It’s super important to have conversations about sexual boundaries, consent, and desires with your lovers. These conversations keep us safer, but there aren’t many examples for how to respectfully and non-fetishistically have them when your lover is trans. This article provides insight on how to compassionately negotiate sexual dialogue with your trans partner.
In an extremely heteronormative society, self-acceptance as a queer person can be very difficult. From religion to family to media to legislation, queer people are assaulted with too many homophobic messages that teach assimilation and self-loathing. Check out this article to learn strategies for attaining self-love, empowerment, and resilience as a queer person.
There are certain things people say to queer women over and over again that they just shouldn’t — and straight women do this, too. We think that women can’t oppress other women, but it’s entirely possible. And we need to talk more about it. So, here are five things straight women shouldn’t say when talking to queer women. And yes, we’ve heard them all before.
The most important part of being an ally is recognizing one’s privilege and supporting marginalized groups in their fight for justice. But the nature of privilege is that you aren’t taught that you have it. So a lot of people aren’t sure how to do that. To help, Franchesca Ramsey has made this video with five action-oriented tips for how to be a better ally.
Privilege and oppression simultaneously impact our lives in a number of intersectional ways. If we solely focus on our marginalized identities, we give up the opportunity to recognize and interrupt the ways our privileges cause harm to the people we care about. If you’re struggling with recognizing your privilege as a marginalized person, this might serve as a helpful guide.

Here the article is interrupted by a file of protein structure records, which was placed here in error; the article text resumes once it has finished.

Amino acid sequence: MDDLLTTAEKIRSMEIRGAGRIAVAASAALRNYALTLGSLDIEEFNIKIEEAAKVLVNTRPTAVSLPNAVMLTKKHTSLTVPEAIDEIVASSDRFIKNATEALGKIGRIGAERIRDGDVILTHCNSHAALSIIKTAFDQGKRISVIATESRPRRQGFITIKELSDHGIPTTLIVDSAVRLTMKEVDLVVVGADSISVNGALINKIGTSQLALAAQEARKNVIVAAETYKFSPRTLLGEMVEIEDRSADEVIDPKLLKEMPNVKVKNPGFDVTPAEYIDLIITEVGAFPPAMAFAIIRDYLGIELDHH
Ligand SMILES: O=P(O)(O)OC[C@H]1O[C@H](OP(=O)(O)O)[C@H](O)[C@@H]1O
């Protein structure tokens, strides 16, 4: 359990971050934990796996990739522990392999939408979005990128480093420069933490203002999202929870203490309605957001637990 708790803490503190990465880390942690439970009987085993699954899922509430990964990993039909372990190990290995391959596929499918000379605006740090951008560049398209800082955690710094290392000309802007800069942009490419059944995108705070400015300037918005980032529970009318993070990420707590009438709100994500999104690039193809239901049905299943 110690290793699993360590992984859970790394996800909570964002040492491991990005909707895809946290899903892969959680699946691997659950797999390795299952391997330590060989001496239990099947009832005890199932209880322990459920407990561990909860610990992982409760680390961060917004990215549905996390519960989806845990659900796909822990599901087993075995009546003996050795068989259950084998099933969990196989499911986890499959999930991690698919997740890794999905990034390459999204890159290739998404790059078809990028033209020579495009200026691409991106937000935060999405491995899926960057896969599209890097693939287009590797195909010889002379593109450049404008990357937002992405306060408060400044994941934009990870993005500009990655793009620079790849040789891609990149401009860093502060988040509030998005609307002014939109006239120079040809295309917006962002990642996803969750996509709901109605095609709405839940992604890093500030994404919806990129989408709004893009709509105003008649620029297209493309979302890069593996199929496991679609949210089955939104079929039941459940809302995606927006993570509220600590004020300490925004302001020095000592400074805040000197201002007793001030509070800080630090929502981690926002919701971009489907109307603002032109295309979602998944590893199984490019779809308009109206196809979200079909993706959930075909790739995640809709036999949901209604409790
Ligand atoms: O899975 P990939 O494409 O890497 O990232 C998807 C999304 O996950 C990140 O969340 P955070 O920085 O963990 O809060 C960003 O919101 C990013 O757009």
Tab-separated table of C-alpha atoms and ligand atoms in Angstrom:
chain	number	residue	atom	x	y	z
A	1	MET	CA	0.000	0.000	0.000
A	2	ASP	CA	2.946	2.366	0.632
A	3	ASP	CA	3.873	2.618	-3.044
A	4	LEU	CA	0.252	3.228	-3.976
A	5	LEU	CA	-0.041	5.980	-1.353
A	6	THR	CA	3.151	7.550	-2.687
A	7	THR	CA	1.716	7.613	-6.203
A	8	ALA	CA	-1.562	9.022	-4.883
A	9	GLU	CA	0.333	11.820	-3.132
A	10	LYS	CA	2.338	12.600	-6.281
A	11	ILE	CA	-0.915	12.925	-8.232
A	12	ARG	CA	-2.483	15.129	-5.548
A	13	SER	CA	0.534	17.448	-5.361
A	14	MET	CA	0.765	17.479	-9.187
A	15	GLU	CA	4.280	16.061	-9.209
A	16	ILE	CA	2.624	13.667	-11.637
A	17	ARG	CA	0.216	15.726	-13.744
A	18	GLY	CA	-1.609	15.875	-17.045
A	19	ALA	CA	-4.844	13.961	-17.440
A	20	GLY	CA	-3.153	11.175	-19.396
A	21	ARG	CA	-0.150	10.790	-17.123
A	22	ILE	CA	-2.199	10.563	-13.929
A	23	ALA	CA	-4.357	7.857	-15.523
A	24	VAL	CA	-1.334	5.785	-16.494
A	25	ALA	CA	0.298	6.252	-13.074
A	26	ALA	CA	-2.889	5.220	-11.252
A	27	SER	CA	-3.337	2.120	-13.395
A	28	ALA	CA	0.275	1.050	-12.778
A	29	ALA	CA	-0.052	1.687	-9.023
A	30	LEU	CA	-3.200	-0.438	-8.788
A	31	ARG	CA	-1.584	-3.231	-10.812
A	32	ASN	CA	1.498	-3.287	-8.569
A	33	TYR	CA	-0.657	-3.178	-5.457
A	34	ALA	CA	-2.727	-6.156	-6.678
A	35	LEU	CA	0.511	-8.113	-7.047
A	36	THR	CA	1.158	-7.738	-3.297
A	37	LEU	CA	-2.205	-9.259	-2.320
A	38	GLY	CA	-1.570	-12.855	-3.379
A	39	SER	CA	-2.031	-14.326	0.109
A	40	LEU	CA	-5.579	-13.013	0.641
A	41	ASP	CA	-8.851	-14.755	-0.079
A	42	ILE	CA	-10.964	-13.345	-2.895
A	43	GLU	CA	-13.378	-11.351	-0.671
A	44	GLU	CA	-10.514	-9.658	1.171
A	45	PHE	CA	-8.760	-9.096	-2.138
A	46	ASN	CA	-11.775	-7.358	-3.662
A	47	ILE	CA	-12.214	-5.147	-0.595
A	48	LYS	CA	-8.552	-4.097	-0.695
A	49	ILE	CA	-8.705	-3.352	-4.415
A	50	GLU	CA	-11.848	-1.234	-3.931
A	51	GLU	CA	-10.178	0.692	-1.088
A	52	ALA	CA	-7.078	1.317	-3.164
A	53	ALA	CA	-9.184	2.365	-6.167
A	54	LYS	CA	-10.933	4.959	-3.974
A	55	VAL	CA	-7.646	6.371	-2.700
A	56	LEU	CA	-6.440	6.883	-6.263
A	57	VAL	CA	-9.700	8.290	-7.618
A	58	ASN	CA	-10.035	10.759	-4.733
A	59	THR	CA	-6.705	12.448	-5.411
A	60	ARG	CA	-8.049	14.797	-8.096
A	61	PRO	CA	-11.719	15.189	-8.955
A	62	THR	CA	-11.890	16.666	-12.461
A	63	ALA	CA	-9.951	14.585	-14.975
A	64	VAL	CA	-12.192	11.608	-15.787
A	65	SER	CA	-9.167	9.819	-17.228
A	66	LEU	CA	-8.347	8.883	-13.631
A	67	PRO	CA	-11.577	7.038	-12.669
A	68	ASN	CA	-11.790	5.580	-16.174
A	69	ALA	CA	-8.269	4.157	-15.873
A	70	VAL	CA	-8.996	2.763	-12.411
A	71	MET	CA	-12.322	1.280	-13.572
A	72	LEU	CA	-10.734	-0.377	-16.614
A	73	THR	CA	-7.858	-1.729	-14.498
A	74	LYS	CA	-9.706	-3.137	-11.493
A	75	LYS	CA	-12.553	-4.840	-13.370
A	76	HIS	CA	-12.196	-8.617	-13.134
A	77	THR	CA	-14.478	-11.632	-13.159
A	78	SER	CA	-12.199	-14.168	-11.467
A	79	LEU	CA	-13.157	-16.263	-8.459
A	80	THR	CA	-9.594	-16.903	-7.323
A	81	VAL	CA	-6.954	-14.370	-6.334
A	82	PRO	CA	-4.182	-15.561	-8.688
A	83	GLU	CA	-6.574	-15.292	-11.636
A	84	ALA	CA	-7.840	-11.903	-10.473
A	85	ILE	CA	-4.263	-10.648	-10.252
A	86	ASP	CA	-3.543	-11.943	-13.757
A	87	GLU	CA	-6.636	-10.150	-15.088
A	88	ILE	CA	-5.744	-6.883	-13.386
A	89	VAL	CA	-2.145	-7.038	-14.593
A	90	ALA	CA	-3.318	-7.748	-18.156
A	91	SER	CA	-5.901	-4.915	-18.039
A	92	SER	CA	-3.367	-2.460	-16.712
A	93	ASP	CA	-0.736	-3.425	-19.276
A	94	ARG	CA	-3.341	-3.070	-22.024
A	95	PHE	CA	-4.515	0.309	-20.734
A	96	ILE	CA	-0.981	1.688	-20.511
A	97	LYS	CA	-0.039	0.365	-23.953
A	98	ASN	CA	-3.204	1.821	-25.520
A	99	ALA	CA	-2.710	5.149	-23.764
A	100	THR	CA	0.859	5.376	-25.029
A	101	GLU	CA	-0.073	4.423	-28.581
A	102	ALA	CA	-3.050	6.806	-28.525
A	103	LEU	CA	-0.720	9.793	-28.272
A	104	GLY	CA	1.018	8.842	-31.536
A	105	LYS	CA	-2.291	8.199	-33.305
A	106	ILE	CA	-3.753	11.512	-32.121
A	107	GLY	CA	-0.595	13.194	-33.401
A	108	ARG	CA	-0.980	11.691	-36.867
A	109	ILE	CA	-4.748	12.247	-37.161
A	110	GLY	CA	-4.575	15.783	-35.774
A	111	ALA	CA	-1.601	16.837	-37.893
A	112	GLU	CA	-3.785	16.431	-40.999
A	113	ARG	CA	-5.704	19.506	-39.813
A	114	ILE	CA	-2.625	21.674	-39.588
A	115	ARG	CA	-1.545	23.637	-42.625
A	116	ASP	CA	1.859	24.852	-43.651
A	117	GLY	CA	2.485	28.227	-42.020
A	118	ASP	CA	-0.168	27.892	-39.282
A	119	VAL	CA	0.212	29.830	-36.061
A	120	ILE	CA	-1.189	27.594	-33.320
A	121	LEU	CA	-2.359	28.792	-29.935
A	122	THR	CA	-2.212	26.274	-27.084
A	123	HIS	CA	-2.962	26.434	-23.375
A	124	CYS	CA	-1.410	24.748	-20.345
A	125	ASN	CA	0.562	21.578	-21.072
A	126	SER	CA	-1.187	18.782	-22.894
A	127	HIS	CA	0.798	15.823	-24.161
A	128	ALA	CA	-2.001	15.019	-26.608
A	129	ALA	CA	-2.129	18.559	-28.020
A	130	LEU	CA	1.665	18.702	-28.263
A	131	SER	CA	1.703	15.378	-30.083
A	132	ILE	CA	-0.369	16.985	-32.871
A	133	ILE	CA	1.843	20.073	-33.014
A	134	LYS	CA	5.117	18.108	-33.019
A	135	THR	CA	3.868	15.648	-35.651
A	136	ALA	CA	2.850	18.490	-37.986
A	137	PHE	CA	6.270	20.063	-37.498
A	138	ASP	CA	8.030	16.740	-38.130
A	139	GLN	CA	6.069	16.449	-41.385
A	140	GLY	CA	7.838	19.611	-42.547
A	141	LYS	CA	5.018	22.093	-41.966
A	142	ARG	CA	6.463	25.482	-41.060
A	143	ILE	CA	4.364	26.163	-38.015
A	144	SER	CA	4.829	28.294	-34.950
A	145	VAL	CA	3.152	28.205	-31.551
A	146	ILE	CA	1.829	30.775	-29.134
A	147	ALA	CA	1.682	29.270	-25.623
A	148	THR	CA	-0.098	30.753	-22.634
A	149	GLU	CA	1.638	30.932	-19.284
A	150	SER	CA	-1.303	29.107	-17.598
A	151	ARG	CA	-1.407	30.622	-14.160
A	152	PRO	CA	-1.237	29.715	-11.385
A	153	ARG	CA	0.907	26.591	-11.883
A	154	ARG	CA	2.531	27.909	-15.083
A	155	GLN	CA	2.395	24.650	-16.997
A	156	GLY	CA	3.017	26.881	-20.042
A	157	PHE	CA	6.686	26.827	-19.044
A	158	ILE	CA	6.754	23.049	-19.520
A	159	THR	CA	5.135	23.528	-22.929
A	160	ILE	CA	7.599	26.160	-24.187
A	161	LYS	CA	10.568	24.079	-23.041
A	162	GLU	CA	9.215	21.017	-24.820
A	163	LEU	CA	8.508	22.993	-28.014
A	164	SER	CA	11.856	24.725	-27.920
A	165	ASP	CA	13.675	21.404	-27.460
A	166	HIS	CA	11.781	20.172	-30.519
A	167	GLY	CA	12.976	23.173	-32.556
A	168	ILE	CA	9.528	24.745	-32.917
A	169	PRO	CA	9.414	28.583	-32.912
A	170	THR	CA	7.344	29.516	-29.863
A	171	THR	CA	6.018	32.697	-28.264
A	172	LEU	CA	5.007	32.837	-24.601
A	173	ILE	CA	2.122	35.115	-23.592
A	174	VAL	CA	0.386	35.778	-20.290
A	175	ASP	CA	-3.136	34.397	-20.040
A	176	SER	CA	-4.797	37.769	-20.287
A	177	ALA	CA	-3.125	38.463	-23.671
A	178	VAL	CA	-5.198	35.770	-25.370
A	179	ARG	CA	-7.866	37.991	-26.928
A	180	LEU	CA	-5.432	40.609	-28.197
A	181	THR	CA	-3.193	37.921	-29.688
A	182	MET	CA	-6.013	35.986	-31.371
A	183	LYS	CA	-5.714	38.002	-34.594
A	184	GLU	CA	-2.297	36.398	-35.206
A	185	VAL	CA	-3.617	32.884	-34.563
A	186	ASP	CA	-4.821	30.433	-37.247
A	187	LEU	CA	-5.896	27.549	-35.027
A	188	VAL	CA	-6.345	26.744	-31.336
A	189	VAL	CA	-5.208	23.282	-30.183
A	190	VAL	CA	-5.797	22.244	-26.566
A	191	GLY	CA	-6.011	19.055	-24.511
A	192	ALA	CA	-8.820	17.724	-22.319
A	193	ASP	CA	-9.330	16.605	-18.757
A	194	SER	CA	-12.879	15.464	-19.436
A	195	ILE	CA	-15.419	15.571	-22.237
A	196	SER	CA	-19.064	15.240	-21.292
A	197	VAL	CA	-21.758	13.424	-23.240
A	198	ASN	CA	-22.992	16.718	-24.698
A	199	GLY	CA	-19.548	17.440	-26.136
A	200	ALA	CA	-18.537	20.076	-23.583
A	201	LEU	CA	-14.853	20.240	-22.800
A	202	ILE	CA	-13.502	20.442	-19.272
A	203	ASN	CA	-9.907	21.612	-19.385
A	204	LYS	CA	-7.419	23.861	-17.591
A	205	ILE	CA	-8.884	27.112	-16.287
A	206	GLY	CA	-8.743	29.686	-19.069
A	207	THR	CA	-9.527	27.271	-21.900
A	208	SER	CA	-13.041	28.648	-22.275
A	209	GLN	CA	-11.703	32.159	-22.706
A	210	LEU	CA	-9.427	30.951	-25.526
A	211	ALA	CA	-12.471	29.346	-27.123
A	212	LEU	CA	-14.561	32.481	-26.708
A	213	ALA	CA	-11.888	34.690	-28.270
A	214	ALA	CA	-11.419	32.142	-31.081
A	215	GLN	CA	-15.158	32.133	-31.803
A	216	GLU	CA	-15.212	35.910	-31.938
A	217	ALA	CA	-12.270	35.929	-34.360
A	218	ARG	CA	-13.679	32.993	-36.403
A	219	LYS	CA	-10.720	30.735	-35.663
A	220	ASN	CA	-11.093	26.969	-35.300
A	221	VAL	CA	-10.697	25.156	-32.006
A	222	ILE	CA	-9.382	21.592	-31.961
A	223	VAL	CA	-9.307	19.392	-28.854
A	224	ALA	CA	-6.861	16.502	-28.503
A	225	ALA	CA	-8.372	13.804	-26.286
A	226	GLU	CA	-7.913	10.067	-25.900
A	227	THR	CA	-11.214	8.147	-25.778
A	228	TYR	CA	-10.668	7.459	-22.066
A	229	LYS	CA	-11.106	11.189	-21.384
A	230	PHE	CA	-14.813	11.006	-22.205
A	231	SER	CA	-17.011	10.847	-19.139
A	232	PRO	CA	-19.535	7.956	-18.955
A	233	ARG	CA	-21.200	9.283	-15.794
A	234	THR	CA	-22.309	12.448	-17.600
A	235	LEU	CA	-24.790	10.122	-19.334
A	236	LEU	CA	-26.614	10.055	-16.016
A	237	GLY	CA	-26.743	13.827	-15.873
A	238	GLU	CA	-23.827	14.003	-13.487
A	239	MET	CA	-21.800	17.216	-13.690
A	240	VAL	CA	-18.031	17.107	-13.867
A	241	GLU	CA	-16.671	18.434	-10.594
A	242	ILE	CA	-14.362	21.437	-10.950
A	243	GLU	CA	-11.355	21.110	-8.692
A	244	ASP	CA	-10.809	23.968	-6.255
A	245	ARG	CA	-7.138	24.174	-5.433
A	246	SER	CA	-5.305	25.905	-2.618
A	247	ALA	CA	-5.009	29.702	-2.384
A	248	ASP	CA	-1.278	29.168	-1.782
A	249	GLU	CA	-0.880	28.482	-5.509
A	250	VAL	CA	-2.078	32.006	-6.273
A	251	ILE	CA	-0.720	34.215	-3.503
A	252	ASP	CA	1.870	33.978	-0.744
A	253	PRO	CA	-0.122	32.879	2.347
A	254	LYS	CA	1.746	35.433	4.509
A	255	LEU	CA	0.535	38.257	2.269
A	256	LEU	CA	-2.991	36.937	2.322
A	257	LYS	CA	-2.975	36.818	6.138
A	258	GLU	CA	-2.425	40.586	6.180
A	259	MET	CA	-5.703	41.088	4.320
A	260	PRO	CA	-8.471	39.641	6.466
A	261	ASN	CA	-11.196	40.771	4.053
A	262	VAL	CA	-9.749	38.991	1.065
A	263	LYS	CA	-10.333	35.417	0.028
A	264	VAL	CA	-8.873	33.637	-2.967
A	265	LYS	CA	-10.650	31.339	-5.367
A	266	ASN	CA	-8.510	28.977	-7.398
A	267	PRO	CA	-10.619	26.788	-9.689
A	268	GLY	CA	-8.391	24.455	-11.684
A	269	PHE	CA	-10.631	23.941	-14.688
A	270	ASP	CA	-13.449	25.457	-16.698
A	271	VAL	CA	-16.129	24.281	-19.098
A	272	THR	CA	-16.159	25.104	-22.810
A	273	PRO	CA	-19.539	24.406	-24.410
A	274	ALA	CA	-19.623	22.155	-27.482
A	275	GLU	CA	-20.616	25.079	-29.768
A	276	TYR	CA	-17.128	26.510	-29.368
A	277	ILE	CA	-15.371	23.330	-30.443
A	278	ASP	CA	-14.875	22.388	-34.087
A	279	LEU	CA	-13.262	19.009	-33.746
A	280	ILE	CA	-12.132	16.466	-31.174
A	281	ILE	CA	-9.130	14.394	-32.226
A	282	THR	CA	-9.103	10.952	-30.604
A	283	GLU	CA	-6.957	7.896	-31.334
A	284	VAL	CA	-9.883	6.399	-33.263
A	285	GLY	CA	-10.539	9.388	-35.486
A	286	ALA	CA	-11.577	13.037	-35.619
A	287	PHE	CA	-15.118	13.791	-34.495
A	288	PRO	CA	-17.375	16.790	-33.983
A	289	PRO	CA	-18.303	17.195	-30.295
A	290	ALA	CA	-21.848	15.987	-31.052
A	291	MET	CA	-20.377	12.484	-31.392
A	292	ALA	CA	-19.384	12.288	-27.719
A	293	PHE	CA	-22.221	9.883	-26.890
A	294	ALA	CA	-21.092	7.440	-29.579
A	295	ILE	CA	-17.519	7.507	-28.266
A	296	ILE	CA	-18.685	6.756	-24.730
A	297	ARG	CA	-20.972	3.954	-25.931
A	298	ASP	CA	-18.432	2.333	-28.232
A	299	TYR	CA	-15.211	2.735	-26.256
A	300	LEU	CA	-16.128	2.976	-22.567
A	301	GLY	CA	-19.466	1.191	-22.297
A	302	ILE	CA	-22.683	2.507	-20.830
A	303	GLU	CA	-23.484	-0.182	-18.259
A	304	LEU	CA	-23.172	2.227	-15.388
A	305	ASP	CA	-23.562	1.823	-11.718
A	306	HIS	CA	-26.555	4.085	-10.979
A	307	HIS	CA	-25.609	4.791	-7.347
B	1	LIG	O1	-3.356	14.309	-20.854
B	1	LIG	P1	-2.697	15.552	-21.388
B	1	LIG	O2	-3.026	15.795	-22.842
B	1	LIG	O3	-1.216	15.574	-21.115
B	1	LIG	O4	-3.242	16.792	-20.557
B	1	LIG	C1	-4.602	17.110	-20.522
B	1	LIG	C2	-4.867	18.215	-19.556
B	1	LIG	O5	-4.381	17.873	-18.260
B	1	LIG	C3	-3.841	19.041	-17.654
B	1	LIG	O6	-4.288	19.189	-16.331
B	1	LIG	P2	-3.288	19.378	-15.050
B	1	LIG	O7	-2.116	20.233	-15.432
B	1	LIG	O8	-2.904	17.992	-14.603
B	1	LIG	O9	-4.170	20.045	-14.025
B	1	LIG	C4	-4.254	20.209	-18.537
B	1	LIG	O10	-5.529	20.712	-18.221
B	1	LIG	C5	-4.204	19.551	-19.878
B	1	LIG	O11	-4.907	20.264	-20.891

The mainstream gay movement, in cahoots with the US government and the major corporations which fund the government, has co-opted gay equality and anti-hate crime legislation to exploit, harm, and neglect poor folk, trans folk, and people of color. We want to celebrate the gains of the movement, but the question is: At what cost?
Bisexual folks have been made the butt of so many jokes, have had their identities excluded from queer communities, and have been accused of perpetuating transphobia and the gender binary. But the castigation of bi identities from queer and gender non-conforming movements reinforces a prejudice that harms people across the gender and sexuality spectrum.
Though coming out as queer and/or trans can be empowering, homophobia and transphobia often ostracize people from their families and cultural spaces. While this type of loss is deeply painful for all who experience it, it’s even more arduous when exacerbated by the racism, xenophobia, and systemic and legislative violence that comes with being Latinx in the US.
Asexuality is defined as not experiencing sexual attraction. Seems pretty straightforward, right? Apparently not. Asexuals confront many of the same misinformed questions and inappropriate comments every time their sexuality comes up, and oftentimes it just serves to invalidate their experience. Check out this video for a look at some common microaggressions!
We all know that homelessness, suicide, homophobia, and transphobia remain awful realities for too many young LGBTQIA+ people. These crises get a decent amount of attention. But many LGBTQIA+ teens face different challenges that don’t always make it on our radar. Here are five issues that may not grab headlines, but are still pretty arduous for queer and trans teens today.